Posted on | december 16, 2011 | No Comments

In 2011, there were thousands of stories that had an impact in people’s lives. Some news stories were of national interest (to the US, Venezuela, etc.), but they did not have much significance beyond the nation or region. I have decided on ten stories that I believe either had a far reaching global impact in so far as they manifested something profound about institutions, or they signified a change in society and directly or indirectly impacted or may impact the lives of millions of people around the world. 

1. Arab Spring:
‘Arab Spring’ or the ‘Awakening’ actually started in mid-December 2010 and continued throughout 2011, marking a turning point in the history of North African and Middle East. Tunisia, Egypt, Yemen, Libya, the Gulf states, Syria and even Israel were swept up by this momentous grassroots movement against regimes that were blatantly corrupt, authoritarian, or at the very least unresponsive to the needs of the broader masses of people who demanded systemic institutional change, a new social contract that is truly democratic in essence not just in empty rhetoric.

Overwhelmingly driven by the chronic gap between rich and poor and the deteriorating socioeconomic conditions, Arab Spring caught the world’s imagination. Many in the West believed that it meant ‘democratization’ Western style (free enterprise and multinationals corporations reigning supreme), although in essence Islamic supporters were among the most significant force behind the insurgency. Owing to US and Western rhetorical support for some of the movements, direct military intervention in Libya to remove the old regime led by colonel Gaddhafi, and covert support to rebels in Syria, Arab Spring was not without the aroma of Western imperialism concealed behind the veneer of promises of democracy.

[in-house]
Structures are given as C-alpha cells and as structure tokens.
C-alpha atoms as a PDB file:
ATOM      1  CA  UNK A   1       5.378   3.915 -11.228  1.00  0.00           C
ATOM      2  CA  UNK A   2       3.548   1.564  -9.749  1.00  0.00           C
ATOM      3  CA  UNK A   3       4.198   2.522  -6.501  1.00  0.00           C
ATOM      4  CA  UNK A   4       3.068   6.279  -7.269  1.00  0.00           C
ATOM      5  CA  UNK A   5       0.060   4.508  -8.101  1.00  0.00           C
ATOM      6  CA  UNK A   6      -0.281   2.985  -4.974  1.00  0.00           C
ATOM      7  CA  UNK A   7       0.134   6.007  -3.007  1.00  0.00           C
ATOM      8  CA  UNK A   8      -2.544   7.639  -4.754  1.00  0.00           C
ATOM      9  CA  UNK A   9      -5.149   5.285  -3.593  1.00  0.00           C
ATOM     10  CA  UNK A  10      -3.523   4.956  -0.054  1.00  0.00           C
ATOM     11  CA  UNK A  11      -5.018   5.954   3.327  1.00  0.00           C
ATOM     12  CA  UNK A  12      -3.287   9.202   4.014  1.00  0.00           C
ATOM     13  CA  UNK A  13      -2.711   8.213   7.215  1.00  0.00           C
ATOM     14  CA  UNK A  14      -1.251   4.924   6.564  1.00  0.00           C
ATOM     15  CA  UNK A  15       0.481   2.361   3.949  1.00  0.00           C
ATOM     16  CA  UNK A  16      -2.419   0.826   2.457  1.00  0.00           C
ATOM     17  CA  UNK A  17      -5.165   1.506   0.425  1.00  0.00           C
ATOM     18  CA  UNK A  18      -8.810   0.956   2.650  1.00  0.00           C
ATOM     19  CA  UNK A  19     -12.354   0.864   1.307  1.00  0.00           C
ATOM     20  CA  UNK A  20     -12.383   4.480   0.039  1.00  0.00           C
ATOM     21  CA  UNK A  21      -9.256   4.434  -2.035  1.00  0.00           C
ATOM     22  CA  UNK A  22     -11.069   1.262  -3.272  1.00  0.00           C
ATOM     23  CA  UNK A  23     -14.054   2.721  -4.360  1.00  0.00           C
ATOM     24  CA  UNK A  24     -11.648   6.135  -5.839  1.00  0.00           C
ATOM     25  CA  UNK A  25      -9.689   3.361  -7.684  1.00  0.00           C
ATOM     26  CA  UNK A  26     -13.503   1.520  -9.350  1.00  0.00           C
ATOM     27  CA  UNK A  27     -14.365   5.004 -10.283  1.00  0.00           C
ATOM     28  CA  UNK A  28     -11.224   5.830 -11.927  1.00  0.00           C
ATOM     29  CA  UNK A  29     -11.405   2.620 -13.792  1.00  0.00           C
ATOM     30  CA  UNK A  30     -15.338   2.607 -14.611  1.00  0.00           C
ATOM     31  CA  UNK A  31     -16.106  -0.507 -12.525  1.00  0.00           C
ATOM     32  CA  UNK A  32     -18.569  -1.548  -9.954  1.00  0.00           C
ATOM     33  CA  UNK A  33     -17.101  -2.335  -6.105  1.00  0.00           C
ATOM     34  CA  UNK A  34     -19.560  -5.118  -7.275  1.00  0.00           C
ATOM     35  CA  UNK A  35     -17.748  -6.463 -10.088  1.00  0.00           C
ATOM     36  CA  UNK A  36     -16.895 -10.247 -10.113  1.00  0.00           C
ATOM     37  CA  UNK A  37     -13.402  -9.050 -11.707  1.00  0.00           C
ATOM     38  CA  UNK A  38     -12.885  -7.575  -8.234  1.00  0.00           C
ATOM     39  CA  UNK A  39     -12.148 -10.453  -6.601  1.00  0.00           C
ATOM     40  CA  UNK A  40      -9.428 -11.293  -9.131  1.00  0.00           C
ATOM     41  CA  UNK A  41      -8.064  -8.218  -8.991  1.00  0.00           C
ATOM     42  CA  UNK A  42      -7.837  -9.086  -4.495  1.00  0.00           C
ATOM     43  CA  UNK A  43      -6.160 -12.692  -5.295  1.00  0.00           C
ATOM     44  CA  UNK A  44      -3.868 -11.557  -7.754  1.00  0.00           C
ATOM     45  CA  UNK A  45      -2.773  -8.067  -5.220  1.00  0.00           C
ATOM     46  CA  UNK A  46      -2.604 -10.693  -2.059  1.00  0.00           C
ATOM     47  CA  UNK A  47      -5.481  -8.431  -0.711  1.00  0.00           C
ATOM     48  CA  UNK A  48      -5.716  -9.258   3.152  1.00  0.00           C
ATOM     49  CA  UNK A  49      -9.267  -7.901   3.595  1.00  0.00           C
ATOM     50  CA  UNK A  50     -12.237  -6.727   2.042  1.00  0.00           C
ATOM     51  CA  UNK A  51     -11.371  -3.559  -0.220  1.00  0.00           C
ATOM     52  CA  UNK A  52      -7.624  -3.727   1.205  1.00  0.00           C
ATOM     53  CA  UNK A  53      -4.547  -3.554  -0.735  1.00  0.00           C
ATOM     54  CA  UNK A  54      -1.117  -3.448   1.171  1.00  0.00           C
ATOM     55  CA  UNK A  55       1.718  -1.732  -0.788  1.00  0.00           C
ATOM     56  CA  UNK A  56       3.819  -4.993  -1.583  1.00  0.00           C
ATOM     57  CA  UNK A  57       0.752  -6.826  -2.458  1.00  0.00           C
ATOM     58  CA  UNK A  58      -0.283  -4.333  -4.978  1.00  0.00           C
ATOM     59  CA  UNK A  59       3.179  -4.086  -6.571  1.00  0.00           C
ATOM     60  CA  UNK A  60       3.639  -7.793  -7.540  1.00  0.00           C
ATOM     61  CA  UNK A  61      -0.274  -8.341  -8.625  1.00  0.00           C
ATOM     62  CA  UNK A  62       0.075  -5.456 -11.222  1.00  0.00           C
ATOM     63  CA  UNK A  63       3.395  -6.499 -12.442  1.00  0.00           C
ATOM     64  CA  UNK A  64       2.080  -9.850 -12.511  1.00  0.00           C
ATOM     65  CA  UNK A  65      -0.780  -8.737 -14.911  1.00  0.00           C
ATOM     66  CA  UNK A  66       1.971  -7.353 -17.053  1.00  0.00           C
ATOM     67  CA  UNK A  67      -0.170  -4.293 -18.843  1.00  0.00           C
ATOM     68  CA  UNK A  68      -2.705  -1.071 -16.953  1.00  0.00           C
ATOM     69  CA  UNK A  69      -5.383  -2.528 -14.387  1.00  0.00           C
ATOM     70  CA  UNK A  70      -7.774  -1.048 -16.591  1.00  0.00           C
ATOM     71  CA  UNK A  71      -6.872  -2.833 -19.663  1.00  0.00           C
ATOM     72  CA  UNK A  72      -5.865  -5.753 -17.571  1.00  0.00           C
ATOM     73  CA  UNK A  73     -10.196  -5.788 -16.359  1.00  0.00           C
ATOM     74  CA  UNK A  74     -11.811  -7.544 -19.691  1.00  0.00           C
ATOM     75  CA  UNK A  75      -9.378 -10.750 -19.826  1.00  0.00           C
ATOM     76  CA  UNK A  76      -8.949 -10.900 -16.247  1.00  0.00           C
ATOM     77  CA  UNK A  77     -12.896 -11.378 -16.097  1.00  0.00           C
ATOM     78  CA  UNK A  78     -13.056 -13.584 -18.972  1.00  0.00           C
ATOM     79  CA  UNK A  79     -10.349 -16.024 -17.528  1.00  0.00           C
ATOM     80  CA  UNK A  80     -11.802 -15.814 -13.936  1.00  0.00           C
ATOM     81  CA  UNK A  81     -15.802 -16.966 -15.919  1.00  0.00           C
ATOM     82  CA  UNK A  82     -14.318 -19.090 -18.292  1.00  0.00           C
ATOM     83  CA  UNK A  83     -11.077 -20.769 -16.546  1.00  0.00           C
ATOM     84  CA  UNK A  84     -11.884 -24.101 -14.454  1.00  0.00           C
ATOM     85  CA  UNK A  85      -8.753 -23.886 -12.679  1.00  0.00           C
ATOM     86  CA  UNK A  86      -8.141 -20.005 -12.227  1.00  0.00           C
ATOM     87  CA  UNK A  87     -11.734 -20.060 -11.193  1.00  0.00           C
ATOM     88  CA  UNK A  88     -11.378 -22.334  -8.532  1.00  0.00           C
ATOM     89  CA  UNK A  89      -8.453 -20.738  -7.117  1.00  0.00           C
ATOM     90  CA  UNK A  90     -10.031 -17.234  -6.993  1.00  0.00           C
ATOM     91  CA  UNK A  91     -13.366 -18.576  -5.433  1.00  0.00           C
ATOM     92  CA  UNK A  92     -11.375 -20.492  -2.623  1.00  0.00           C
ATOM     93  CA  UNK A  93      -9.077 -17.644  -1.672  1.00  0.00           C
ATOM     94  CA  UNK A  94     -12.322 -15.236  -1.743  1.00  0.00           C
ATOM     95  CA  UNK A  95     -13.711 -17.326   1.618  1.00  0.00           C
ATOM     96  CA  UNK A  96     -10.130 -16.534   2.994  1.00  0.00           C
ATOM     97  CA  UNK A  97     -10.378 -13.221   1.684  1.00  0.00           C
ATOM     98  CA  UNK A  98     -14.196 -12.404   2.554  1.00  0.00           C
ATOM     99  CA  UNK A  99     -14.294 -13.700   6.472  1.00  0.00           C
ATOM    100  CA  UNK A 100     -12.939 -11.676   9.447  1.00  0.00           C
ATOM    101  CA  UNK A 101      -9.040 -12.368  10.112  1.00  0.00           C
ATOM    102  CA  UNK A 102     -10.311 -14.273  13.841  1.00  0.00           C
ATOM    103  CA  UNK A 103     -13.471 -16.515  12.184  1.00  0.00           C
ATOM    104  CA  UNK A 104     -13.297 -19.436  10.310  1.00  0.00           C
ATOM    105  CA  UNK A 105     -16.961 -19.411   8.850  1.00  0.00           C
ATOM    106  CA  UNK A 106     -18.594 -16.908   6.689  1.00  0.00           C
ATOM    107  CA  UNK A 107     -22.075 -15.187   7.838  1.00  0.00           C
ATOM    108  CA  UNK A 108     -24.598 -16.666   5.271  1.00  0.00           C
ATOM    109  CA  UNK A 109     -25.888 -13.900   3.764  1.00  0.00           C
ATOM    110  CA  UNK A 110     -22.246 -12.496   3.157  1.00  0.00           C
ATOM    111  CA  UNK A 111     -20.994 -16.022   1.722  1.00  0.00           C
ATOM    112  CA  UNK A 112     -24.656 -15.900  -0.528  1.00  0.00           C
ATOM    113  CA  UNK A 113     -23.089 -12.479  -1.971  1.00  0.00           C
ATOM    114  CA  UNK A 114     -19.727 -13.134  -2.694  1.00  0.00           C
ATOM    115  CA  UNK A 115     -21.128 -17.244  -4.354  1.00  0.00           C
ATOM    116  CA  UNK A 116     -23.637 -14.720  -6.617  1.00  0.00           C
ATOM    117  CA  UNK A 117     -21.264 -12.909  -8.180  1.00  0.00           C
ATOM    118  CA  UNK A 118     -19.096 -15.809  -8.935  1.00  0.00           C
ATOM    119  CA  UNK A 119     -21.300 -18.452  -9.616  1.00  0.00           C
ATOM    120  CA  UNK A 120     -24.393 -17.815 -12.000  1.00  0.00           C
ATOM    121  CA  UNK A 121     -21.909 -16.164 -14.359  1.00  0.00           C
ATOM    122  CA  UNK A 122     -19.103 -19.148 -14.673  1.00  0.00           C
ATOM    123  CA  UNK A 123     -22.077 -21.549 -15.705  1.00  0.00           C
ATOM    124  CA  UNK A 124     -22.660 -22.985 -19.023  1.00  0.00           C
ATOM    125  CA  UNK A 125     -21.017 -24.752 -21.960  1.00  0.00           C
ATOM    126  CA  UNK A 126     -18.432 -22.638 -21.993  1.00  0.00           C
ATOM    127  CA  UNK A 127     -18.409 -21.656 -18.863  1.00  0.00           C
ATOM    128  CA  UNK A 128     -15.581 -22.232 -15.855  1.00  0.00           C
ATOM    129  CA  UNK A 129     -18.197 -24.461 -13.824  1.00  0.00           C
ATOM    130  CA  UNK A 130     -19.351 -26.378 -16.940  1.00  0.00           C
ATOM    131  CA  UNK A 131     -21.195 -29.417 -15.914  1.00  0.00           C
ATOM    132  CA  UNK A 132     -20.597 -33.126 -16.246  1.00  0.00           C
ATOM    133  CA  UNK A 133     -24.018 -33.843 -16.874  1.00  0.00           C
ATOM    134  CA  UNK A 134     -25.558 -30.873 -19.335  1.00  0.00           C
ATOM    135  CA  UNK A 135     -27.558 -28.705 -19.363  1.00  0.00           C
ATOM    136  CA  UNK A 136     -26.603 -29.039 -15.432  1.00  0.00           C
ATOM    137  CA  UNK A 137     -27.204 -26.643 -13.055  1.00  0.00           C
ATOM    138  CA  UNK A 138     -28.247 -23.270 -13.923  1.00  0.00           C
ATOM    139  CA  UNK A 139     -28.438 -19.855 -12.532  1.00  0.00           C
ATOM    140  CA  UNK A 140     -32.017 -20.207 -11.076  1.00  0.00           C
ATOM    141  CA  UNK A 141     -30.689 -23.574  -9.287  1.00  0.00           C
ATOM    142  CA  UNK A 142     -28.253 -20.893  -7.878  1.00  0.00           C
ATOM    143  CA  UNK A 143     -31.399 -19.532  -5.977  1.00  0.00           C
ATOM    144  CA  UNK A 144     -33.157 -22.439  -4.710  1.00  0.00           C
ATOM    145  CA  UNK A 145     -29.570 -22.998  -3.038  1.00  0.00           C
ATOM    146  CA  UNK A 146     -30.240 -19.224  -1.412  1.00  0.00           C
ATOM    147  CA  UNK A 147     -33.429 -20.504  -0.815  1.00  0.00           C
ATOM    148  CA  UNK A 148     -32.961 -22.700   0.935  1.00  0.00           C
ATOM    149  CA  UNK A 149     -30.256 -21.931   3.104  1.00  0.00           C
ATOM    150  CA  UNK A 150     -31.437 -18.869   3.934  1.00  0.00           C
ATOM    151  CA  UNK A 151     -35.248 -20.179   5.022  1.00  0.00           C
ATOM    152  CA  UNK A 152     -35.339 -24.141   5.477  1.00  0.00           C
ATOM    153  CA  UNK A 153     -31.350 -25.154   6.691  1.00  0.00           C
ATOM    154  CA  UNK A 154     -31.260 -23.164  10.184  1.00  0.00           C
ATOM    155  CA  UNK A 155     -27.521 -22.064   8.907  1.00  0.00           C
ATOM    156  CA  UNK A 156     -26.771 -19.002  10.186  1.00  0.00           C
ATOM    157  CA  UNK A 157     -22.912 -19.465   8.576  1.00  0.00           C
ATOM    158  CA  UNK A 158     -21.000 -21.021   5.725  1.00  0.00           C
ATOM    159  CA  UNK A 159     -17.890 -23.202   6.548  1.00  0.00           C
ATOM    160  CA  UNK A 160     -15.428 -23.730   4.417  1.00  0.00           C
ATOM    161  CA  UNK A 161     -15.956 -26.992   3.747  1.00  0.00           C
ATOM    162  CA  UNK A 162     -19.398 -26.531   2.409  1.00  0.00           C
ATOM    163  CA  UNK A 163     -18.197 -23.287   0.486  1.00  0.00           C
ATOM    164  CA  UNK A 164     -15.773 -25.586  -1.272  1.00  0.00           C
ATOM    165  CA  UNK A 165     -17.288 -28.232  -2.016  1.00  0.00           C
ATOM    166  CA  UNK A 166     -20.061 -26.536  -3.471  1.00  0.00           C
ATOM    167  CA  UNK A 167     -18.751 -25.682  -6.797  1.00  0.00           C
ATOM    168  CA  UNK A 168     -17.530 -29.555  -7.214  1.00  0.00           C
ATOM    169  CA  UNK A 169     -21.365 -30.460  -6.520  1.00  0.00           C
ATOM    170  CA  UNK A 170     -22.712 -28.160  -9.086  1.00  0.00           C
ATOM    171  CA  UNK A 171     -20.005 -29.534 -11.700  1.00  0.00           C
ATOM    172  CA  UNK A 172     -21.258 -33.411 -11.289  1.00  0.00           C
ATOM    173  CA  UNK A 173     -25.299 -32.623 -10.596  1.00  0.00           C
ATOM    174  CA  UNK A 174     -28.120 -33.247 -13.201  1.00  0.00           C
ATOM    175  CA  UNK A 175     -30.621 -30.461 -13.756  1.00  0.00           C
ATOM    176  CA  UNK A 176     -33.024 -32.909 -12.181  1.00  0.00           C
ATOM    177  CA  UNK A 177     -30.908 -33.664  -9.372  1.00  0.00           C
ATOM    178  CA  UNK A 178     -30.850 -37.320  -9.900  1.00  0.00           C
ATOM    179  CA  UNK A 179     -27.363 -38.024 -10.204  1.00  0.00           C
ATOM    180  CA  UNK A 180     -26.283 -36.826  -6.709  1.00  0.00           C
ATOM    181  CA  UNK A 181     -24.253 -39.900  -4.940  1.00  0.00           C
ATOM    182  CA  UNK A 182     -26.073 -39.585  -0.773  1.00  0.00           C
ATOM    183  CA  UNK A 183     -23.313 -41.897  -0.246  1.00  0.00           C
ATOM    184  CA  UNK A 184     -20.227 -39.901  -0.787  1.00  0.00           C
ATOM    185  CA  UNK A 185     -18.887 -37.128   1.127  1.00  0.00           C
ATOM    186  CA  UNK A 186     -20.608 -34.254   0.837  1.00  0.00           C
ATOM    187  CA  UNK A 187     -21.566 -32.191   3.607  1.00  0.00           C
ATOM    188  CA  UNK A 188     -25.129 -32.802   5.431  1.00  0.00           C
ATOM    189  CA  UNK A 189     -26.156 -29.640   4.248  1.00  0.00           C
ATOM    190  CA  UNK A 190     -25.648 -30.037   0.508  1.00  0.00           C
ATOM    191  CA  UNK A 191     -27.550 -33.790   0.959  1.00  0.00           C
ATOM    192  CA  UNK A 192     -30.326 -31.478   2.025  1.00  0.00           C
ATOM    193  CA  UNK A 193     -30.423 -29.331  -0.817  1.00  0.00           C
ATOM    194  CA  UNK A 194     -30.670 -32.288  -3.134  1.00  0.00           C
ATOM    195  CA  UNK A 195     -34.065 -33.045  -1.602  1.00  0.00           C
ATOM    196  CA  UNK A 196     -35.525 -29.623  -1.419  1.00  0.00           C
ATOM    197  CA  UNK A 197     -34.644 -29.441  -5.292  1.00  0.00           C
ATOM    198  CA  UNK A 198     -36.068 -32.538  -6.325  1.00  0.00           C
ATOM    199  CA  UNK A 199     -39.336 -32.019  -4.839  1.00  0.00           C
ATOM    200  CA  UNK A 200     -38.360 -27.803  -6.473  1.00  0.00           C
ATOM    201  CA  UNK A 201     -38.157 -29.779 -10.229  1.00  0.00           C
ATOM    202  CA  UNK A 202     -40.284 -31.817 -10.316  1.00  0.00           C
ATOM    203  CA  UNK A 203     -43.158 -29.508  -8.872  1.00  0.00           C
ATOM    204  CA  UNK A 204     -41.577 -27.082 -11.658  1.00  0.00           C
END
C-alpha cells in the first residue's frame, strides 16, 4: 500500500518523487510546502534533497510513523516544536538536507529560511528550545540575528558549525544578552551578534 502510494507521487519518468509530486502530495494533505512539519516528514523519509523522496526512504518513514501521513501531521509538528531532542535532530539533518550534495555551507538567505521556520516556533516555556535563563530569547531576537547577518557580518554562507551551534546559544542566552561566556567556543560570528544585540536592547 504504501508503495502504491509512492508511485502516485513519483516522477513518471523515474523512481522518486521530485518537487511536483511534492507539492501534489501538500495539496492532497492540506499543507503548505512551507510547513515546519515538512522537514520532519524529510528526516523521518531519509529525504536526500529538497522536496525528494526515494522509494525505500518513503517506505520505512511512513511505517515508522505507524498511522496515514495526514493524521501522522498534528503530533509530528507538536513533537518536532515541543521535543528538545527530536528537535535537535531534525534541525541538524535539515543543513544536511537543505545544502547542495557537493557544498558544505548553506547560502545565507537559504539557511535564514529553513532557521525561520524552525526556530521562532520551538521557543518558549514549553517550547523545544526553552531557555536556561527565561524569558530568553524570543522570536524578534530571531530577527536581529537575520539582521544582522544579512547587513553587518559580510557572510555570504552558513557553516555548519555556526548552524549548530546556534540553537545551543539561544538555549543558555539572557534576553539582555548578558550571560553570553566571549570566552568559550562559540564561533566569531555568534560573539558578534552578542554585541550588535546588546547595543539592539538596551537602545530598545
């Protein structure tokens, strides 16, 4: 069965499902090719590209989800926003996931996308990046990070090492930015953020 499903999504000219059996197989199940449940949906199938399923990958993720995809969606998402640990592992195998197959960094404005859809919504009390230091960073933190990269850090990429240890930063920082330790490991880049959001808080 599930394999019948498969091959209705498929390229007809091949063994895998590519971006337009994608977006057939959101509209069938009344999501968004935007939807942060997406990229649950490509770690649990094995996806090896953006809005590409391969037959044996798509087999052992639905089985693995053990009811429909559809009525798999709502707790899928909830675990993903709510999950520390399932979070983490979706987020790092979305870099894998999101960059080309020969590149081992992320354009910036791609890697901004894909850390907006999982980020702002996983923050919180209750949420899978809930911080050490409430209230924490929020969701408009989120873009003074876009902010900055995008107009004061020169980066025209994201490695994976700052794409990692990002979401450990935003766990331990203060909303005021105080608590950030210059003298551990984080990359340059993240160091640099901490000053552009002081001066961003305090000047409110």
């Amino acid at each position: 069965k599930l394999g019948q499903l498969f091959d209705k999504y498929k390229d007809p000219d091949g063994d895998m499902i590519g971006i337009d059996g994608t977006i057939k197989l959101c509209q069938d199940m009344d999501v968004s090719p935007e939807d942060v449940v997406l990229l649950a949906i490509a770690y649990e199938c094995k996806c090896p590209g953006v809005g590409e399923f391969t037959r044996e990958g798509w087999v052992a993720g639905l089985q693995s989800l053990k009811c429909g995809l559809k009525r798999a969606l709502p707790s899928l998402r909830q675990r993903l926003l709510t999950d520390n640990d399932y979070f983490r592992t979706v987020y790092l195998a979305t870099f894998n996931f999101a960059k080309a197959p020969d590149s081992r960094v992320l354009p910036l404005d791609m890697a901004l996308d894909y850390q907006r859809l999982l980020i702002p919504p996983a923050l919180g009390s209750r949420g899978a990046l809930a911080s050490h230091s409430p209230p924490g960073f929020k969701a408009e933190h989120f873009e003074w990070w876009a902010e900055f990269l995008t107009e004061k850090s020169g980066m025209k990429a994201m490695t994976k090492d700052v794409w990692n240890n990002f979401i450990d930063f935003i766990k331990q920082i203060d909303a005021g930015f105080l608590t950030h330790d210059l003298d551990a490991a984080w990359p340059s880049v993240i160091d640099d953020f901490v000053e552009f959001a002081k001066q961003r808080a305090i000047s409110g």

Although the future of the countries engaged in the uprisings appears to be helping the Islamic elements vying for power, no regime will be able to survive for very long without subjecting itself to an integration model that the wealthy countries, especially the West, would impose on Islamic nations. In short, Arab Spring is highly unlikely to result in the fulfillment of the rebels’ goals of popular sovereignty, and very likely that regimes similar to those overthrown will emerge. To the degree that the local elites and the West fear that popular democracy constitutes an obstacle to economic and geopolitical influence, Arab Spring represented the most significant development since decolonization.

2. Scandals of Powerful Men:
2011 was no different than previous years in terms of mega scandals involving powerful men from around the world, men whose policies impacted millions of people, or who represented the decadence and corruption of concentrated power in otherwise democratic societies. One of the most fascinating cases involved Italy’s Silvio Berlusconi. He started the year as relatively popular prime minister and ended up forced out in disgrace, not because of his indiscreet taste for young models and other teenagers, but because he failed to adopt austerity measures that Germany and France demanded.

Under the watch of the infamous “Il Cavaliere”, Italy followed the road of accumulating massive public debt, forced to accept unprecedented austerity, and a technocrat government. As an oligarch who enjoyed both political and economic power, and whose lifestyle was tabloid material, Berlusconi along with French Socialist politicians and former International Monetary Fund (IMF) managing Director Dominique Strauss-Khan represented the decadence and corruption of the excesses in today’s political economy, decadence that is at least in part responsible for the gap between the oligarchs that rule democratic societies.

A symbol of global power and influence, Dominique Strauss-Khan was expected to be the French Socialist Party’s candidate for president when the sex scandal erupted and he found himself in entangled with the American justice system. One significant aspect of the scandal was the rumor mill about conspiracy theories, while another was that DSK represented the essence of the depth to which politics, including Socialist politics, had sunk. A symbol of wealth, political power and global influence through the IMF, DSK, like Berlusconi, was the embodiment of contemporary culture of the rich. While the DSK scandal was a matter of a single person and his tastes, because that person was IMF chief and presumed candidate to head France’s Socialist Party, the scandal had the aroma of the duplicity embedded in bourgeois politics and finance capitalism.